Saturday, January 05, 2019

Geology of the National Parks Through Pictures - Russell Cave



You can find more Geology of the National Parks Through Pictures as well as my Geological State Symbols Across America series at my website Dinojim.com.

This post relates to the geological state symbols post that came out earlier this week. 

Unfortunately this is the only National Park I have visited in Alabama but eventually there will be more.
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During a trip to Chattanooga for my wife's Ironman race, we took a tour of some of the nearby National Parks. This included a brief foray into Alabama to see the small, but cool Russell Cave.

Entrance Sign

Within the museum and visitor's center there are several panels of artifacts explaining about the Native People who used to live in the caves and how geology was related to their lives. Here the first farmers are mentioned who used nearby flint (a silica/quartz based rock that is very hard and can be broken to have very thin and sharp edges) and limestone (the rock the caves were formed within) as materials to make tools.  

More use of geology, this time for of weapons and more tools. These were also used from nearby flint deposits.

Here are the remains of many of the animals found within the caves that the Native People used for food.

 Here is the main mouth of Russell Cave as you walk up to it from the trail. The entrance has a very large cave mouth and was primarily the place where the Native People resided. Despite Russell Cave being the 19th longest cave in the US, most to nearly all of the activity was at the mouth.

 Here is another shot of the cave right before going in.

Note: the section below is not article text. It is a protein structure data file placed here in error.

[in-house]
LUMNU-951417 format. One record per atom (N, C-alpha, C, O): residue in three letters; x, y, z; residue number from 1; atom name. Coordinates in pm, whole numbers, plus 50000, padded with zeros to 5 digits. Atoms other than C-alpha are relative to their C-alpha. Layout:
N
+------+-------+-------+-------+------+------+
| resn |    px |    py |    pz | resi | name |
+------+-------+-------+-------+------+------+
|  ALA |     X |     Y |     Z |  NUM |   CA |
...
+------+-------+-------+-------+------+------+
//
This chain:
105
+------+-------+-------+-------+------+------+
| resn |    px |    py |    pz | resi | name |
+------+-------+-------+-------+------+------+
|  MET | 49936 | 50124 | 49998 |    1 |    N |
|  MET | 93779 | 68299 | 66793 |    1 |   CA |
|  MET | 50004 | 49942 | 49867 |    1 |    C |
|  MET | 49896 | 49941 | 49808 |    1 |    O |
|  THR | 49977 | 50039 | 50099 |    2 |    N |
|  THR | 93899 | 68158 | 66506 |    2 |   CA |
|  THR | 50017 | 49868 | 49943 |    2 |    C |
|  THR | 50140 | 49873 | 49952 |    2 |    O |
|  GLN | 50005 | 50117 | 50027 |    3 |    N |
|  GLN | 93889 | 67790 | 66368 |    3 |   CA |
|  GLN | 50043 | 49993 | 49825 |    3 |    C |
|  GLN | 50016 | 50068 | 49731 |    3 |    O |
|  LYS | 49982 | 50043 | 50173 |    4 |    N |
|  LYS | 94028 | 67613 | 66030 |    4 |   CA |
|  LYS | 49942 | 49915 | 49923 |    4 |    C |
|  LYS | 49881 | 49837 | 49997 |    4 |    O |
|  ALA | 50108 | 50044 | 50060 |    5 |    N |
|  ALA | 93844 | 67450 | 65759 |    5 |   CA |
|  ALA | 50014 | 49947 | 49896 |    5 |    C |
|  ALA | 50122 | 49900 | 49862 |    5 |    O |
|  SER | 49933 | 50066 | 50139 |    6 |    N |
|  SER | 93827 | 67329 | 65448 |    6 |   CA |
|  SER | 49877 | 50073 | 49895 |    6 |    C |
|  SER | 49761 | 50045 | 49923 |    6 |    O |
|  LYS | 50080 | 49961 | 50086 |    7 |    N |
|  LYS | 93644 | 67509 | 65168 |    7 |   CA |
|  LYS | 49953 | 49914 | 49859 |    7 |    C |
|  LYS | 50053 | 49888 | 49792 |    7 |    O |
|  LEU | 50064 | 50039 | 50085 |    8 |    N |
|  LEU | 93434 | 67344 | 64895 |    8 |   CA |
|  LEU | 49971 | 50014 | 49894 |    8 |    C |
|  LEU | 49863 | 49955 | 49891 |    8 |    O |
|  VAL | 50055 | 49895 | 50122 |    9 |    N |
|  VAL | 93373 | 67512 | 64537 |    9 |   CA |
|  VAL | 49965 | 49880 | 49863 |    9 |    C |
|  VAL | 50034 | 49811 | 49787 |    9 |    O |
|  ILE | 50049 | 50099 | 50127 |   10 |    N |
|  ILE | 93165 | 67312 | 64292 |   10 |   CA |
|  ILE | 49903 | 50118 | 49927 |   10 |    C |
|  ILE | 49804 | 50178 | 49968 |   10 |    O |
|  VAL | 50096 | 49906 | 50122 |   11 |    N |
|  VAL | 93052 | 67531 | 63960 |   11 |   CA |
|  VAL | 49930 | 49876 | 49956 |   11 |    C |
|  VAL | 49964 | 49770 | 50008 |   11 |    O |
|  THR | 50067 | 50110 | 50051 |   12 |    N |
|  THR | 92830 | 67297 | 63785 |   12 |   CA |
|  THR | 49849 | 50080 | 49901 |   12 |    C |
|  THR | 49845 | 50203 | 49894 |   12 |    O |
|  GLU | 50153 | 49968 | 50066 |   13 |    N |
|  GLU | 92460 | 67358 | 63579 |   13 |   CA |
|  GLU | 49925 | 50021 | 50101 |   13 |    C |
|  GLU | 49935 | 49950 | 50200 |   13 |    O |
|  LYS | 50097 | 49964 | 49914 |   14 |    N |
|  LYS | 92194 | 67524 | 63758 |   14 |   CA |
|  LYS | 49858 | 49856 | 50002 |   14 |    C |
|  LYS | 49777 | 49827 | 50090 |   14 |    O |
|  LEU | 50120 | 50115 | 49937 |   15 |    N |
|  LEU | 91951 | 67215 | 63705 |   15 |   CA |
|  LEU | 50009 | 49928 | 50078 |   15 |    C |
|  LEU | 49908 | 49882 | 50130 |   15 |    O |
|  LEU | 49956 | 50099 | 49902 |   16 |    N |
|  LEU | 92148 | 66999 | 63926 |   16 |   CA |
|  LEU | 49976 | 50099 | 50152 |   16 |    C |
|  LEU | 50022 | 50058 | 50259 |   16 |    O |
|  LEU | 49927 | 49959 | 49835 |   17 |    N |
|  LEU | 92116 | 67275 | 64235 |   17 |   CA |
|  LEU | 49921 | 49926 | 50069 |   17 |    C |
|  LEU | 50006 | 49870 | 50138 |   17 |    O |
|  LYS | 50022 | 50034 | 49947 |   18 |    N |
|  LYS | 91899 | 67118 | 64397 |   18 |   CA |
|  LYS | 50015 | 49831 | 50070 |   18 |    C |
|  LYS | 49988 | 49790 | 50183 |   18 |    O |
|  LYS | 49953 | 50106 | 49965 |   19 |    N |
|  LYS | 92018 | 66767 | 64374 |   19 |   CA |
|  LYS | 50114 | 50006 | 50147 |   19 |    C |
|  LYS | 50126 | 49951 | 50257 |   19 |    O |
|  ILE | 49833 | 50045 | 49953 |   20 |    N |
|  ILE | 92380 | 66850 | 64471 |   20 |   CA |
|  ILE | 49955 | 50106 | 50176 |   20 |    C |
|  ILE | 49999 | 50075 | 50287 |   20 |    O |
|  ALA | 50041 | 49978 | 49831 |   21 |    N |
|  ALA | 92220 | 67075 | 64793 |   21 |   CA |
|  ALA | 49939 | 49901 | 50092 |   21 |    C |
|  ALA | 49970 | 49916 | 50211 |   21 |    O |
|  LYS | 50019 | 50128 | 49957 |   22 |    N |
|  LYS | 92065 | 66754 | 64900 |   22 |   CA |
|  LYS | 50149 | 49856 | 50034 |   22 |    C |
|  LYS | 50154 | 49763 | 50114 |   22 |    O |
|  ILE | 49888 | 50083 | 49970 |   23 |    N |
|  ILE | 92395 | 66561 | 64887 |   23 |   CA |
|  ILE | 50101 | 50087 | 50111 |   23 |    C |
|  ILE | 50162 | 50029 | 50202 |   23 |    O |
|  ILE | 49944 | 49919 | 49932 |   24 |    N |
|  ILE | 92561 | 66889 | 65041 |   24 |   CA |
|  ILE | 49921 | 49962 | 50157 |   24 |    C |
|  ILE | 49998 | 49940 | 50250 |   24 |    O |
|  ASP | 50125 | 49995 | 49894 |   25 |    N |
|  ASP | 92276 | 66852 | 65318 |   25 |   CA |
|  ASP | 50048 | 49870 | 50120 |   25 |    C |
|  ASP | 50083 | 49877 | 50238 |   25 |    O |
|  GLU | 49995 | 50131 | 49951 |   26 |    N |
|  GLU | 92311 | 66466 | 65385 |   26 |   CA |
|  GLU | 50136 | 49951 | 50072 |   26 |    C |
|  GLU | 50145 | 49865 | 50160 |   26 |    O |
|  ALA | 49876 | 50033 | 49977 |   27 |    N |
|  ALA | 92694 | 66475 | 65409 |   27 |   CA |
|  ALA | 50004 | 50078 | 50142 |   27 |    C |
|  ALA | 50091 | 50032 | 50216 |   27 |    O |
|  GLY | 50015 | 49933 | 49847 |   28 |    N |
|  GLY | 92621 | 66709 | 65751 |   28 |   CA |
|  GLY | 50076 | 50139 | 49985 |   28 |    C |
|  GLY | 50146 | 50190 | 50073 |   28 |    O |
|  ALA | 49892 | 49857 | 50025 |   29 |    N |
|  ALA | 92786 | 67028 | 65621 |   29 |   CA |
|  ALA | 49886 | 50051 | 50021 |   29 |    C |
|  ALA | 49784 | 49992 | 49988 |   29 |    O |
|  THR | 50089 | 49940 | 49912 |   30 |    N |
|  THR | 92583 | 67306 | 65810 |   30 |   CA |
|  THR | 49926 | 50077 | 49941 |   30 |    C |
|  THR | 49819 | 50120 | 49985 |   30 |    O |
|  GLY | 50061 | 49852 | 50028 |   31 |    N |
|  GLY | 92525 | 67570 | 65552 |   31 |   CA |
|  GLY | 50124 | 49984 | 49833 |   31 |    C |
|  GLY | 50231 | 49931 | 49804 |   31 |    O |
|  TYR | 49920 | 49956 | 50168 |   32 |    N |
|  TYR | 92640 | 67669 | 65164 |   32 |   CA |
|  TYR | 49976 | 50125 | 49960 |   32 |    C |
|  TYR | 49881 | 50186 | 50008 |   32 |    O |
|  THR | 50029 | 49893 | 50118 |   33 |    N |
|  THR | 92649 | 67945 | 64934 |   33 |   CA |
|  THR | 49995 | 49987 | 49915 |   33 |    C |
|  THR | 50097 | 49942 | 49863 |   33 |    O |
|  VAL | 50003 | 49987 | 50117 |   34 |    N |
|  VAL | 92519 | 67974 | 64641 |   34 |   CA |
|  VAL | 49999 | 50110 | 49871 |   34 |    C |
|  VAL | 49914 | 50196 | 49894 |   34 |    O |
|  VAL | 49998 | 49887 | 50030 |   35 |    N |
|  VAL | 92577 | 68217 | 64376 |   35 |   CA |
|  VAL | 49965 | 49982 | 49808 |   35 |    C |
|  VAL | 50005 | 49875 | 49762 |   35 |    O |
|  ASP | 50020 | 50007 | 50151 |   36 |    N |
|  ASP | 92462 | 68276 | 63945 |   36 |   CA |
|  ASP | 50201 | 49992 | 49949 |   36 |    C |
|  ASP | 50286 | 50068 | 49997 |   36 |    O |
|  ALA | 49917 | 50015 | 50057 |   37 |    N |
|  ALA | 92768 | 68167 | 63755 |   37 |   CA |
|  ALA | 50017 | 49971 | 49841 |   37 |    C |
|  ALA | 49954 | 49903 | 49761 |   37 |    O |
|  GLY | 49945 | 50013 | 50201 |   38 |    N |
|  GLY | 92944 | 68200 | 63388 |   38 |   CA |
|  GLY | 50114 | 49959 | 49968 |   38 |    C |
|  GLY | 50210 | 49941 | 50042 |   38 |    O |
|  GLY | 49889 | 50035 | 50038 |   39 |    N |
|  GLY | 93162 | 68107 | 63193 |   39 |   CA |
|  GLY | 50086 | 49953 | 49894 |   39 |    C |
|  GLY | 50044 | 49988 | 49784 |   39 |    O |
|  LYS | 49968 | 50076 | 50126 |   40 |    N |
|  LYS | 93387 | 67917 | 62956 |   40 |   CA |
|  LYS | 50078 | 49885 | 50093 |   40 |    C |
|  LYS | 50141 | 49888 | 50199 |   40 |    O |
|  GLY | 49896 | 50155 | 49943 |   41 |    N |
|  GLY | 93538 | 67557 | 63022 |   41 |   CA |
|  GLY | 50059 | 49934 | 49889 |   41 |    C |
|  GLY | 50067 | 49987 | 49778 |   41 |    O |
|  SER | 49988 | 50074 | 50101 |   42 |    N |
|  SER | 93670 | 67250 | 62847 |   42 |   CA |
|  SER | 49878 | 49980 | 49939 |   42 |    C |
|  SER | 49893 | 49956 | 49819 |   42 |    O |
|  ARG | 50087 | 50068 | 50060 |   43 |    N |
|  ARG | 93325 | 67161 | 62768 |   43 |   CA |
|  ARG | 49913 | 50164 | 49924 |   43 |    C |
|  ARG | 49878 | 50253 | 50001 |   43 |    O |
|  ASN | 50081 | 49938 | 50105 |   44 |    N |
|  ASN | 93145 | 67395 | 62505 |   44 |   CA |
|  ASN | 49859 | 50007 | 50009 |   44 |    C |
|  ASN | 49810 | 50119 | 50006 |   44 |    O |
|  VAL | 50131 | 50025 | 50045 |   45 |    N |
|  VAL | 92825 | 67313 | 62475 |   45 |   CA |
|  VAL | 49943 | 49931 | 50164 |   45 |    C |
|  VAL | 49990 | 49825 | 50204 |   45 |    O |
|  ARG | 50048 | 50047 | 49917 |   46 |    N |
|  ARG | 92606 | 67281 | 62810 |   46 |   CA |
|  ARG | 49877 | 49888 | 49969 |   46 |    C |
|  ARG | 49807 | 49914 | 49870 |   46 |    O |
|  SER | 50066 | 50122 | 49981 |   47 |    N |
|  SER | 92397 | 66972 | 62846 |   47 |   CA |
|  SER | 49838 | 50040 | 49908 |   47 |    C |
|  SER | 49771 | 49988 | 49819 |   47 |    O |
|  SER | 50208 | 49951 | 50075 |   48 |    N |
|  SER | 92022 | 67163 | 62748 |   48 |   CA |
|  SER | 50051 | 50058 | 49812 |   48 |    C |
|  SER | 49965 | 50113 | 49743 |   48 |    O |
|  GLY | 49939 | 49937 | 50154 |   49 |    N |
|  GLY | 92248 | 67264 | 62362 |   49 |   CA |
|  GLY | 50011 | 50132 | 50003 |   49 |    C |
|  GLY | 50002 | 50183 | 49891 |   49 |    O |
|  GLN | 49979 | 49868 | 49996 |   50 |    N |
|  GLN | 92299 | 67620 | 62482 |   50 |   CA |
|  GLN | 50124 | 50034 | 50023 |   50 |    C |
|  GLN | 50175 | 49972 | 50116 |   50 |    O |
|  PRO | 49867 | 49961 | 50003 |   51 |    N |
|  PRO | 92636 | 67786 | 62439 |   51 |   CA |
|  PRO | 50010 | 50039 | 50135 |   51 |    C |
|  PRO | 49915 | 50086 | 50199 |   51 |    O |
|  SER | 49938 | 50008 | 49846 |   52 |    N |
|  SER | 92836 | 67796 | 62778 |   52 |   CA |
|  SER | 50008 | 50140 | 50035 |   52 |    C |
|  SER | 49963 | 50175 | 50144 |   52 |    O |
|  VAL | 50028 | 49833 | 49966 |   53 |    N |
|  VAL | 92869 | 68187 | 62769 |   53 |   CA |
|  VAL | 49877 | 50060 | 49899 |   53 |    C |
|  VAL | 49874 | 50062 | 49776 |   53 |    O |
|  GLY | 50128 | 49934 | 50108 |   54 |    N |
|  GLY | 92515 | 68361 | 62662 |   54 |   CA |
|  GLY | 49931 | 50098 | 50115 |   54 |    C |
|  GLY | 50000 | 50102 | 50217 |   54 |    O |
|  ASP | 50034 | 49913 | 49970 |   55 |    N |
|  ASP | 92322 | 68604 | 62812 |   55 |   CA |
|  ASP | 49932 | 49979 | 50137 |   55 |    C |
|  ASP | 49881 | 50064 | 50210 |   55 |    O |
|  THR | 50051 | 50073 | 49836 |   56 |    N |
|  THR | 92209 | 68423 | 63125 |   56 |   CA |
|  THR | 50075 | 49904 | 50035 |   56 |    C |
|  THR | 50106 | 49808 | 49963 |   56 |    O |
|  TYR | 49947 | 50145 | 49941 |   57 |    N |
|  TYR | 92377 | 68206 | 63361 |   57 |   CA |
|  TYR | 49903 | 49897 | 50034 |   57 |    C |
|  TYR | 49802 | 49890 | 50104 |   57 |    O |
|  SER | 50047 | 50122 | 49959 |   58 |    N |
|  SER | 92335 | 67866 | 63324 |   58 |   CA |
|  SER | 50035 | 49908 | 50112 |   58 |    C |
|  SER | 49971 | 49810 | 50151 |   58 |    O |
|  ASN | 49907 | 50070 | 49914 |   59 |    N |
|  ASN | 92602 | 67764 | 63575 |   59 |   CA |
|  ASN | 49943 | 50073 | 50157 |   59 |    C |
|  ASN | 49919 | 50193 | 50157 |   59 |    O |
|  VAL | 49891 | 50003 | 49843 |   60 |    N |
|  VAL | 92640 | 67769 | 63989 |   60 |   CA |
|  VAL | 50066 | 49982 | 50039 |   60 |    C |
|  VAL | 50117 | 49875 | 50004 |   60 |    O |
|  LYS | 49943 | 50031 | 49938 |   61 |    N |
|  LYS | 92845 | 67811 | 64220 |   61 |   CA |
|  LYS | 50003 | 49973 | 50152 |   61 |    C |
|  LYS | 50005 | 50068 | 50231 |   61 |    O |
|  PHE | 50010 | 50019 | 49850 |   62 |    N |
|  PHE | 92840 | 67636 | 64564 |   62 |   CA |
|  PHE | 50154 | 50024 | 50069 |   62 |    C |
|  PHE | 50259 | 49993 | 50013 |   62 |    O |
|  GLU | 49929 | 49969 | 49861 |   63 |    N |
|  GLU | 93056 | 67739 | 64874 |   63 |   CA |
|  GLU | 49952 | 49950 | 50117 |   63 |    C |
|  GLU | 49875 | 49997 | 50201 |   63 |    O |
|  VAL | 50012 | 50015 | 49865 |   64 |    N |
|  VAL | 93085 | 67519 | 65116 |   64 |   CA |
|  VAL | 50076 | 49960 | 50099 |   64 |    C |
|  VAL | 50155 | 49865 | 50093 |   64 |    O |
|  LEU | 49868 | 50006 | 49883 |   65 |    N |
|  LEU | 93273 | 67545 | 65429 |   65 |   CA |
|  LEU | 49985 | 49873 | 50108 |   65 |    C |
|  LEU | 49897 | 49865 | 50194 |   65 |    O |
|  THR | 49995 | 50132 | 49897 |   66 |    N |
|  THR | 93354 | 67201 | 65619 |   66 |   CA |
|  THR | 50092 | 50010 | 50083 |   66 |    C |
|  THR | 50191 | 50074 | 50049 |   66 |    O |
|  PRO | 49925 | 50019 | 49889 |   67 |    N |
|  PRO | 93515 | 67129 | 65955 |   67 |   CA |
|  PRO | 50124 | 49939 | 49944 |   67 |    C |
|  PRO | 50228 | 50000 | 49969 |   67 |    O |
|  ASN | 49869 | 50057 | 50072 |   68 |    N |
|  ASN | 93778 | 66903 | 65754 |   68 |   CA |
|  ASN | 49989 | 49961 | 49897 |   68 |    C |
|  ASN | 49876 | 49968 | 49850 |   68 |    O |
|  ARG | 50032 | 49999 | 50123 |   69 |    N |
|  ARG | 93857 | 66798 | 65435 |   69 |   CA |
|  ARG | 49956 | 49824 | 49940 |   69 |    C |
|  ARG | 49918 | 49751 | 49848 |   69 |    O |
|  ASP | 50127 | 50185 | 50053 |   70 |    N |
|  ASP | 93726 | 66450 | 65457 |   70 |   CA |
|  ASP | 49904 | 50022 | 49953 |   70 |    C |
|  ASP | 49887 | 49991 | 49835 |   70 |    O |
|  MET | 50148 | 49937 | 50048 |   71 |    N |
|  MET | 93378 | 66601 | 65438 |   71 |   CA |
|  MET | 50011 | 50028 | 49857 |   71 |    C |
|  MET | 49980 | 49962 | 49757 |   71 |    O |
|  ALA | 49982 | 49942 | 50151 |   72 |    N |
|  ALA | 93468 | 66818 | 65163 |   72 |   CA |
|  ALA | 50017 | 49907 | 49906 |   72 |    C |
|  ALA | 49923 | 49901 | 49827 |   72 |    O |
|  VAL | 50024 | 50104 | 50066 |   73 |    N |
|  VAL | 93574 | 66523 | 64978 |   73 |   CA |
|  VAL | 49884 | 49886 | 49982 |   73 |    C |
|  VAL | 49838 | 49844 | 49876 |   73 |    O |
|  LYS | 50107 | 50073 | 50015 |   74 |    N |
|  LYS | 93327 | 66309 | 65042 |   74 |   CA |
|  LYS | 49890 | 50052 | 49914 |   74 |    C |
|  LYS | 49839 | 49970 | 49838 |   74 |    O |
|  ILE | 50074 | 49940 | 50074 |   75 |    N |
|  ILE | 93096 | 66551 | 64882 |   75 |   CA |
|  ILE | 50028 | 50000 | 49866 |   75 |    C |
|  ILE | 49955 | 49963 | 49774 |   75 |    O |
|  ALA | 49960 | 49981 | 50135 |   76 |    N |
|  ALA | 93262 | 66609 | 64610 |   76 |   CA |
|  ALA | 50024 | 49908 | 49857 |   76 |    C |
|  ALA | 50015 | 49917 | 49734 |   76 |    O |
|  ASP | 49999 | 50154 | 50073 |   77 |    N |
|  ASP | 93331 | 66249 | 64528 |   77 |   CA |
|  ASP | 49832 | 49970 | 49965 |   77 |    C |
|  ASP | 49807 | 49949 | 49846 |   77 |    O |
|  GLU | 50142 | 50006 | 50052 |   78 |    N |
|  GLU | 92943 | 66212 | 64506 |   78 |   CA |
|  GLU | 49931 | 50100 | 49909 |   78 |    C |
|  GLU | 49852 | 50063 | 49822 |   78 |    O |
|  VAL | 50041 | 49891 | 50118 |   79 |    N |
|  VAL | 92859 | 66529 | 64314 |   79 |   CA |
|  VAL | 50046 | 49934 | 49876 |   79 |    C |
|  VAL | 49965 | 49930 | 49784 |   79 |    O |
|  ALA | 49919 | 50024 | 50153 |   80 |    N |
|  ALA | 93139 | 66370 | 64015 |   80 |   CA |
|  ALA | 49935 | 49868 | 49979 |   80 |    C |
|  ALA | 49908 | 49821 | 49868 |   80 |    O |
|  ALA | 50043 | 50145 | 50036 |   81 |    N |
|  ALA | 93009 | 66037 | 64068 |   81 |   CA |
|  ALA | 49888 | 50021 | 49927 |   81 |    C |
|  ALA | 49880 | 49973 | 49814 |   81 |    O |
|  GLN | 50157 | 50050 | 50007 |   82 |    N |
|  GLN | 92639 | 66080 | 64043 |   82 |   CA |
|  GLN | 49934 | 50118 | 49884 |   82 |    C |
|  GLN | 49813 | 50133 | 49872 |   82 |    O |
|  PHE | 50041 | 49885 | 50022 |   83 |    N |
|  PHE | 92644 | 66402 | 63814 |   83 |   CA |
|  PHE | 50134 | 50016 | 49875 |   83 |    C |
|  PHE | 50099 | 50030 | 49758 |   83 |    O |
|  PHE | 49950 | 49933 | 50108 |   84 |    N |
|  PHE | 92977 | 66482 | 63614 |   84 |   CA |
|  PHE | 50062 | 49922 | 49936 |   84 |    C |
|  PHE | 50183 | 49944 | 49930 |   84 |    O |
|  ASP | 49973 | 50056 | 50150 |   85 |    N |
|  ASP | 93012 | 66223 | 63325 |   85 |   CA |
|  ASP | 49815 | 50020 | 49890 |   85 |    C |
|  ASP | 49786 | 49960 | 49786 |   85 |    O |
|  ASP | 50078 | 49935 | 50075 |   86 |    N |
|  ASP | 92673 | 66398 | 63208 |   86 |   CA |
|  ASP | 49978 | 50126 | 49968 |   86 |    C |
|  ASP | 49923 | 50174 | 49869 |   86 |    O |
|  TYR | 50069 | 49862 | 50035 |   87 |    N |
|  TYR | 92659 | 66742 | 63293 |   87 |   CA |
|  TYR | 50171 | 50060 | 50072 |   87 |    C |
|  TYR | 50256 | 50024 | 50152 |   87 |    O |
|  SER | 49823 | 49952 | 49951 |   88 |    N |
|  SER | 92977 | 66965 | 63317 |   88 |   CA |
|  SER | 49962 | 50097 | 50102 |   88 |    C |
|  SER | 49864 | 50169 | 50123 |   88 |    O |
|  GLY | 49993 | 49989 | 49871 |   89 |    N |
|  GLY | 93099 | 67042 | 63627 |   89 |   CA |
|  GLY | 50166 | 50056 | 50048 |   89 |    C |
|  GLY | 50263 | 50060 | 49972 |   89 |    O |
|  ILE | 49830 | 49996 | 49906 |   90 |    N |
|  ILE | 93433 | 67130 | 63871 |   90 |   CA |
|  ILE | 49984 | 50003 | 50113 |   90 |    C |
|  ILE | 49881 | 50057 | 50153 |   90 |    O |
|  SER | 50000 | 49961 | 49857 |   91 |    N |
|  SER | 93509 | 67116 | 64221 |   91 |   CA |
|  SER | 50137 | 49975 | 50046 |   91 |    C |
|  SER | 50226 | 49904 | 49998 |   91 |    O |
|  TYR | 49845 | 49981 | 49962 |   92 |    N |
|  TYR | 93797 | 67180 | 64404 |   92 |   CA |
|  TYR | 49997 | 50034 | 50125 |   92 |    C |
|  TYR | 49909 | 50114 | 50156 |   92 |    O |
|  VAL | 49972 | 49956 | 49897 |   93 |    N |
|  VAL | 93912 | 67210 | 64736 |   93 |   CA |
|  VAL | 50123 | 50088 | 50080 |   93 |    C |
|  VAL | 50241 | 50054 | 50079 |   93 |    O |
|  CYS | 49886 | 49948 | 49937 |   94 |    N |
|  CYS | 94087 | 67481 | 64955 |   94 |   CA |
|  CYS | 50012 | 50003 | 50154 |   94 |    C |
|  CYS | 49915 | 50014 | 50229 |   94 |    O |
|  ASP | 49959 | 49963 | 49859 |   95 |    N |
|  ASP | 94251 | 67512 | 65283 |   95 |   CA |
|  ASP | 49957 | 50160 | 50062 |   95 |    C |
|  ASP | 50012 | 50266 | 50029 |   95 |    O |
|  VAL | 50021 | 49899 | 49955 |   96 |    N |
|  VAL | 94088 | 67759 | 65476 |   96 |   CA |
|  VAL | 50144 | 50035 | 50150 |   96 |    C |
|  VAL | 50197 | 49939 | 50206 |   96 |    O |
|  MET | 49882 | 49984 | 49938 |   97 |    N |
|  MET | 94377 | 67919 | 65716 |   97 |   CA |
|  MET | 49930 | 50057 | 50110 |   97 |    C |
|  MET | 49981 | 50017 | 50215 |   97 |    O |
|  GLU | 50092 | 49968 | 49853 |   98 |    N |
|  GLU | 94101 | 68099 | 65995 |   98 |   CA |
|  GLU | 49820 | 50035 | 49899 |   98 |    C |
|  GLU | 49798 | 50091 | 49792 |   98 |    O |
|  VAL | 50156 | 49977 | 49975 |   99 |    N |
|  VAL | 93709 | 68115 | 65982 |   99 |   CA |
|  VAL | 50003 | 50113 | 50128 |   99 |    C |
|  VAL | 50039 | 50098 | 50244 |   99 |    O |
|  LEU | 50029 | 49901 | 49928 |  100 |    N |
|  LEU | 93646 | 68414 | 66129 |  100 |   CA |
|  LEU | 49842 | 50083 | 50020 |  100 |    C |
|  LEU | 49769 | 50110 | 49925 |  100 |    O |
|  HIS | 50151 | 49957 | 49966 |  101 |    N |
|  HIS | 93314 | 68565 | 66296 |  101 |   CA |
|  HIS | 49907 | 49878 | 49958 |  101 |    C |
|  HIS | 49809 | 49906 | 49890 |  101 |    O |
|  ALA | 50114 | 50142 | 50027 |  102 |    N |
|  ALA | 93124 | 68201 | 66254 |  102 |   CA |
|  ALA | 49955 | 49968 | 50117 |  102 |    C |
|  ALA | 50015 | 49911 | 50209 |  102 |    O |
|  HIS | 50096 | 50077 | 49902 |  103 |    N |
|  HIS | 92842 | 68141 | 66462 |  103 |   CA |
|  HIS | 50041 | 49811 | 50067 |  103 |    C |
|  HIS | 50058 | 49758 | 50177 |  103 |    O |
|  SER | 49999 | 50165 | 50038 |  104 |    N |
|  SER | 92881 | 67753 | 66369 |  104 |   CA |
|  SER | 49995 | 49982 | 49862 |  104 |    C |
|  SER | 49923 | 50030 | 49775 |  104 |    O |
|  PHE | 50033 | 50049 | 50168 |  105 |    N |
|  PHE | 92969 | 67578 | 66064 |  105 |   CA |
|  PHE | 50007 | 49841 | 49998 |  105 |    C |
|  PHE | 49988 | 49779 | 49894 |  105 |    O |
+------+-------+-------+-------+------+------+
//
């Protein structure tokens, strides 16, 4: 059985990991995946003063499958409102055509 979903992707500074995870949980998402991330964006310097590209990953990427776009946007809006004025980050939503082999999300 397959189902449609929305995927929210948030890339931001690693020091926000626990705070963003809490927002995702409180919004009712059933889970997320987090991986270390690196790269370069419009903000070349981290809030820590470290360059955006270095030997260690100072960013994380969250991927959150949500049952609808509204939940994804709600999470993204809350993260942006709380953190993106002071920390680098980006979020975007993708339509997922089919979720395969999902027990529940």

View from the edge of the cave. Most caves are formed by the dissolution of limestone from running water. In this instance the creek is visible in the previous photo which caused the dissolution. The limestone here can be broken up into three different rock units: the Monteagle Limestone, the Bangor Limestone, and the Pennington Formation. All of these units are Mississippian in age (over 300 million years old). The overlying rock is a sandstone. The overlying rock is a very important part of cave formation because without a sturdy roof rock that resists fracturing, the dissolution of the cave would just cause the entire ground to collapse and no cave could be form. The sandstone is younger than the limestone (hence it being on top) and is Pennsylvanian in age and called the Pottsville Formation (npshistory.com)


 This sign within the cave explains that cave roof collapses made it possible for people to live within the cave, causing the floor of the cave to rise above flood waters. The cave was inhabited from about 11,000 years ago to 9,000 years ago.

A couple of hundred feet away from the main entrance is this sinkhole that you can see within the forested area. Here the cave roof, the sandstone, was not strong enough to hold itself up over the dissolved rock and collapsed into the hole below.


Now this is an interesting rock that was just outside the visitor's center. The park service people placed it here on purpose right near a sign explaining it. It is a rock filled with these features called septarian concretions. Concretions are blocks of rock that form from the continued precipitation of minerals along the outer surface of the rock. They often form from hard minerals in softer rocks (such as calcite in a shale) and then when the softer rocks erode away, it leaves behind the concretion. Septarian concretions form in a similar manner, except that they have periods of contractions and expansions which produced cracks or stress fractures within the concretions themselves. These fractures will also fill with the precipitated minerals, producing these banded concretions of different minerals. As these minerals erode, they will erode at different rates all in relation to the hardness of the mineral being eroded producing this onion effect in the rock.

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